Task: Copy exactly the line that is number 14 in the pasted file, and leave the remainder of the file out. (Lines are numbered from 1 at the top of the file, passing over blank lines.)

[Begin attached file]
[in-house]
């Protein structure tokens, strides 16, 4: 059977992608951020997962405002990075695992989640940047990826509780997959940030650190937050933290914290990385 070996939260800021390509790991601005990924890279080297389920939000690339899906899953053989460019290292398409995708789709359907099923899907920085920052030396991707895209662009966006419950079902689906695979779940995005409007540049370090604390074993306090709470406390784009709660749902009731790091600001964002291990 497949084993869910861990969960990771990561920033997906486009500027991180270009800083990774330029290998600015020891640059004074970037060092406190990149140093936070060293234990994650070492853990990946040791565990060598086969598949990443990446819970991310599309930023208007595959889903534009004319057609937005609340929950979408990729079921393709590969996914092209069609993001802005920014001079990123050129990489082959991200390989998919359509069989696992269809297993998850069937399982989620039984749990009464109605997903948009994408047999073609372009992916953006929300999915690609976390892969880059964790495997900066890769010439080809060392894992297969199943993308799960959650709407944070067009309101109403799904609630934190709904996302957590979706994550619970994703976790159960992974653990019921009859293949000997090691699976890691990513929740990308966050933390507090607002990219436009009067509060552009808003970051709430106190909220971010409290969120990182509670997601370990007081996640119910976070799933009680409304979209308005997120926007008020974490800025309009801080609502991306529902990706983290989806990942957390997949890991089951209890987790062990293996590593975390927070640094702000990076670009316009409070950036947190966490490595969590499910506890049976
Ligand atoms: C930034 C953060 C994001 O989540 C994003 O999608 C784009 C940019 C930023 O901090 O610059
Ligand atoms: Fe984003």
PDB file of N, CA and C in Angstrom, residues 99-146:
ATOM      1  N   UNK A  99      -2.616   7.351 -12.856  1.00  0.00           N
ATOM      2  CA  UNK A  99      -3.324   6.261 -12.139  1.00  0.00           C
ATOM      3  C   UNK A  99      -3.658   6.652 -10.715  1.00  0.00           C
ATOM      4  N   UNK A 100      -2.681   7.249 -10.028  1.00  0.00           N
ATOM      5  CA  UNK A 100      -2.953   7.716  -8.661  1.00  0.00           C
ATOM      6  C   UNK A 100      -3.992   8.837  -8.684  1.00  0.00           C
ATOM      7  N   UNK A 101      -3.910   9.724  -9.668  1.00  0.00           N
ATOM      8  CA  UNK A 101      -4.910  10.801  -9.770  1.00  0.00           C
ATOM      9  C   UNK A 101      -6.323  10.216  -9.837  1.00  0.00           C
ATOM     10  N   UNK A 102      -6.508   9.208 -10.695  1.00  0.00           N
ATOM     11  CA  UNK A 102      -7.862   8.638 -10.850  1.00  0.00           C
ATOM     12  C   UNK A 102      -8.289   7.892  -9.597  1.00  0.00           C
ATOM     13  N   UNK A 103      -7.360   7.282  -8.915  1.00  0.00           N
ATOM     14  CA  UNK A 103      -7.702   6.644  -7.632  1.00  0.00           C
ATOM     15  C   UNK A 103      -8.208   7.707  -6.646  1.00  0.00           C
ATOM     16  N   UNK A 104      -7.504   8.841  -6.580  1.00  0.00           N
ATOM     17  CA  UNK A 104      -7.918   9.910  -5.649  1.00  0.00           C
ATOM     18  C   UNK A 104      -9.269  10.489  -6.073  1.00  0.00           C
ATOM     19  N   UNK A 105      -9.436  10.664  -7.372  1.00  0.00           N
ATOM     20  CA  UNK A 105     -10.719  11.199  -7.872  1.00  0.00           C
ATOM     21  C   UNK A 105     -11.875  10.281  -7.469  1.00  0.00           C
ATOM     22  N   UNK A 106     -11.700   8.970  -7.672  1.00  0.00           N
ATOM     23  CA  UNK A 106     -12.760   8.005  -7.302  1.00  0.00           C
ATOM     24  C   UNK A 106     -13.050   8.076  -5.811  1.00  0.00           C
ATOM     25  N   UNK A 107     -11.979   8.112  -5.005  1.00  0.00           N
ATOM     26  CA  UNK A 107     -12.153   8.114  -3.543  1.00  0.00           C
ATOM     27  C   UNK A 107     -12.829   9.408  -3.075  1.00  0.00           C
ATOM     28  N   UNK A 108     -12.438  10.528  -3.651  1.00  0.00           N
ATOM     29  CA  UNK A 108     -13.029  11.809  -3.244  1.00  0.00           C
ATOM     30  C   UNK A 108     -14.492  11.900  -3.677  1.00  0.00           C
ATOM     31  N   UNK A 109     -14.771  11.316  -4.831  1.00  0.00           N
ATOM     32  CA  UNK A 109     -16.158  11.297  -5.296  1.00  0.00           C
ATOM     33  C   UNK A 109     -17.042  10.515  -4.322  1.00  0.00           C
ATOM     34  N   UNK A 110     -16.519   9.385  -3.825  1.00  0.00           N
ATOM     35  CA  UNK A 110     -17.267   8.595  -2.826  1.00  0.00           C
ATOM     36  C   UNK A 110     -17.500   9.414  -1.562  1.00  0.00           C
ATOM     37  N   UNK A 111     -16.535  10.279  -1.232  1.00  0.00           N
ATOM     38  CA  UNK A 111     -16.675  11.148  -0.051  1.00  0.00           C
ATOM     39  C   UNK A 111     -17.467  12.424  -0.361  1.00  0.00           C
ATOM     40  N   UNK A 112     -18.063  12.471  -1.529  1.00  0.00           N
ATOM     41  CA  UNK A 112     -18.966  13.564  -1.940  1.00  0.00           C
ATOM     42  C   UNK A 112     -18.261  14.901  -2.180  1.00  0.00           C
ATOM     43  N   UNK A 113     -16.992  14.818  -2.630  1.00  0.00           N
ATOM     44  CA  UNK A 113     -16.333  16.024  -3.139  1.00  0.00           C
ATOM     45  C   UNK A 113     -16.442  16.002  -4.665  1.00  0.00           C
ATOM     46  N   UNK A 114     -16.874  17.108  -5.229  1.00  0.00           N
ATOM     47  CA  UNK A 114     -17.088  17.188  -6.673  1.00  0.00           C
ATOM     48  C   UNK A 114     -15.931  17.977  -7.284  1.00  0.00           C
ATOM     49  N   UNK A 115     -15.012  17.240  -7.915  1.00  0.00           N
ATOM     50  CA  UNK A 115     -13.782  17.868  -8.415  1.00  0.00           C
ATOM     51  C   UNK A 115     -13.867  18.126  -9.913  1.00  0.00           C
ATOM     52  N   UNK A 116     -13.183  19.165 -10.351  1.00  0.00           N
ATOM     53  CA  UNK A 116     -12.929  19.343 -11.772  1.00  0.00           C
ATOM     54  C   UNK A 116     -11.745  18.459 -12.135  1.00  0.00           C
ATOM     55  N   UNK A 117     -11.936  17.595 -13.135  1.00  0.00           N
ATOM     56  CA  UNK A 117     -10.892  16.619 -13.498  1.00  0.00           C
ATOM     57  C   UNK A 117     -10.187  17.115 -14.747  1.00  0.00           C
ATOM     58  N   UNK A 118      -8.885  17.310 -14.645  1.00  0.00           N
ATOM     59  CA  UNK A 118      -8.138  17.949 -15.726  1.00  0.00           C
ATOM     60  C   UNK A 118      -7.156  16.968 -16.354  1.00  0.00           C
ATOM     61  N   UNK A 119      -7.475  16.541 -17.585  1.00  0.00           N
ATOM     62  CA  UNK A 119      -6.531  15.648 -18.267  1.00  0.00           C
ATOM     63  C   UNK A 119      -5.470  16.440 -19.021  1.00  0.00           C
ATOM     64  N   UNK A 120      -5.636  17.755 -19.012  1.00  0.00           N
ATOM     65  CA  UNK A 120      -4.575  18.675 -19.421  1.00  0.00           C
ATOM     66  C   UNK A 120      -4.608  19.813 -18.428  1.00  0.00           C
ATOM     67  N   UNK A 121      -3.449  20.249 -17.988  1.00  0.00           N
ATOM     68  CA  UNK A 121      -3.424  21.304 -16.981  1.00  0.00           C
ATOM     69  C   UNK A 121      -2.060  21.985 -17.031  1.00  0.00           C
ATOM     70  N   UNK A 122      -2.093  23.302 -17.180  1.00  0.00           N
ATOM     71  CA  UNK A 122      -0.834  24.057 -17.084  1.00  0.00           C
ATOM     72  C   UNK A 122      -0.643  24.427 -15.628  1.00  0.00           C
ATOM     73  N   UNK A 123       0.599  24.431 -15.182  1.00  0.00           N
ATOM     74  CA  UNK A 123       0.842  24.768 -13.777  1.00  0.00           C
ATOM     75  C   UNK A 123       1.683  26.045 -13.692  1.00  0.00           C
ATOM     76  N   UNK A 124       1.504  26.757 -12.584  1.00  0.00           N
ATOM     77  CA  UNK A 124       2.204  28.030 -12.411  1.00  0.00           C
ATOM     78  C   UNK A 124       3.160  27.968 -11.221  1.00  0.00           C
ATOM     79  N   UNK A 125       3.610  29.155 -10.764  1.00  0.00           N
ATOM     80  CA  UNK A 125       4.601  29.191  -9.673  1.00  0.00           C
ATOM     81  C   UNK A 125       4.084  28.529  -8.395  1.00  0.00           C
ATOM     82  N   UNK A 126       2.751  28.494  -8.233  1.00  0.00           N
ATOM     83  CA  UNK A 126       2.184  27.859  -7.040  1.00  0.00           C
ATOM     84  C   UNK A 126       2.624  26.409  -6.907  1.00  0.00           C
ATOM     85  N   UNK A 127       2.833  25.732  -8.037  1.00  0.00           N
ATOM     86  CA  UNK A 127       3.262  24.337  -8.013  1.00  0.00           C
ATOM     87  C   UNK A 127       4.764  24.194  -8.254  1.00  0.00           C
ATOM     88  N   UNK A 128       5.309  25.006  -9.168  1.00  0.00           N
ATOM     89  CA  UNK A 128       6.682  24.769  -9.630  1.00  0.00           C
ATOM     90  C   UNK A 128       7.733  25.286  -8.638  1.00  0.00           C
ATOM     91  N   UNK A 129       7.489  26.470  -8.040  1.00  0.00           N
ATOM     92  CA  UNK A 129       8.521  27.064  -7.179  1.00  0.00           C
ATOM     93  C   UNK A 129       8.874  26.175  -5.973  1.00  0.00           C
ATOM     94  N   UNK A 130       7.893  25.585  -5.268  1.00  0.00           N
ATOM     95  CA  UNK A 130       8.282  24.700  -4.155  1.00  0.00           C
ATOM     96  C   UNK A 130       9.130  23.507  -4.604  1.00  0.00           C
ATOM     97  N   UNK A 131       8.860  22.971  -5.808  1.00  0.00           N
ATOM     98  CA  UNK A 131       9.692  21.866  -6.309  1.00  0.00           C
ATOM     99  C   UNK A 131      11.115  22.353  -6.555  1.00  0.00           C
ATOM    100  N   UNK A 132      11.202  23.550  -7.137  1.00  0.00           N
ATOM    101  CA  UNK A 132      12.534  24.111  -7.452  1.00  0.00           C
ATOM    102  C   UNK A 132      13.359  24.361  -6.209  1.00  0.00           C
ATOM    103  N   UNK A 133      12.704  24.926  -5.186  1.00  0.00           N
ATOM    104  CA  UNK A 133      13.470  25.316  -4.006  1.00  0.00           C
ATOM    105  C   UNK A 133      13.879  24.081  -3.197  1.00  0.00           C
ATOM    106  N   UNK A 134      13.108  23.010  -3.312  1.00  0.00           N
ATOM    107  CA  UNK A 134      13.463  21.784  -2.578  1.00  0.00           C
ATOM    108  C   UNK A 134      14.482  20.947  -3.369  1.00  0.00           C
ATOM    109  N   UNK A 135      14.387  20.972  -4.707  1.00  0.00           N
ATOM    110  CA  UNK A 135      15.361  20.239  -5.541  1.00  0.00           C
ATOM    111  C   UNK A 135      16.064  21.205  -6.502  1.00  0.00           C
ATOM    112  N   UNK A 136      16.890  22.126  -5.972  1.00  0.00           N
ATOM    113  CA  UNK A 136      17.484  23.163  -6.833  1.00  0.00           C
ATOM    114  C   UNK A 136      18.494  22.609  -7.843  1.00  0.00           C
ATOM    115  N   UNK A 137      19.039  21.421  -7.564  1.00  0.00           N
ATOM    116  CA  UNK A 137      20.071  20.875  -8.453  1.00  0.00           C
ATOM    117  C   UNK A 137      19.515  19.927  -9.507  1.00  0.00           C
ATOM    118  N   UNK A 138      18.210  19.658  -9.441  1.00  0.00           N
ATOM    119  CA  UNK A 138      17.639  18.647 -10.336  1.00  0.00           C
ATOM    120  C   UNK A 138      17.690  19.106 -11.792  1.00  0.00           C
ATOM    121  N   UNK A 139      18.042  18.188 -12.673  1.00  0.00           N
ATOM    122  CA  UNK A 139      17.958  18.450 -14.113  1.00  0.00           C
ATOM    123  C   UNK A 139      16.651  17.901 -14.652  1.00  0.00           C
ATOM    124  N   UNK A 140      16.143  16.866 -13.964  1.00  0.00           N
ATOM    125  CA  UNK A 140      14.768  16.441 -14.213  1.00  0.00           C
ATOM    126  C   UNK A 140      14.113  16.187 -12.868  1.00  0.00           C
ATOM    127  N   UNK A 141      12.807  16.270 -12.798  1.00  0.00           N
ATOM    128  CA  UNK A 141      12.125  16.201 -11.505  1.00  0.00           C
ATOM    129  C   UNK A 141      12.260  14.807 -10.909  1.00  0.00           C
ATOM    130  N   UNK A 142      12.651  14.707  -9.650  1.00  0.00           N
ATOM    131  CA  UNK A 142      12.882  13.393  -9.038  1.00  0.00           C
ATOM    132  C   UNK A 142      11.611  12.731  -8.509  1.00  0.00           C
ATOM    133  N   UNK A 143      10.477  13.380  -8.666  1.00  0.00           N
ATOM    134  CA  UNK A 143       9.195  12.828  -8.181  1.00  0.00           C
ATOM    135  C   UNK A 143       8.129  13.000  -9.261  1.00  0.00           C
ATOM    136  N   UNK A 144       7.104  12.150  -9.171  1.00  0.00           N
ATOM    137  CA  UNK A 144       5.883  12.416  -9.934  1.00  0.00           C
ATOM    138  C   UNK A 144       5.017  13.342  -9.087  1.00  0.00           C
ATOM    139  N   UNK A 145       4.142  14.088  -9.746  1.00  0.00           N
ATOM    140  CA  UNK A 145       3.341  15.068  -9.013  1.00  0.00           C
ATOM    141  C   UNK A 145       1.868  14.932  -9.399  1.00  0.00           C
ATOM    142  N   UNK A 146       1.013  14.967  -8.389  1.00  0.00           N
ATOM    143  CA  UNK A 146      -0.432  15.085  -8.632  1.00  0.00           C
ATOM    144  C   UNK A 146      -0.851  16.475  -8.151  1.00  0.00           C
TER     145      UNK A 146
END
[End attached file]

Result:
ATOM      9  C   UNK A 101      -6.323  10.216  -9.837  1.00  0.00           C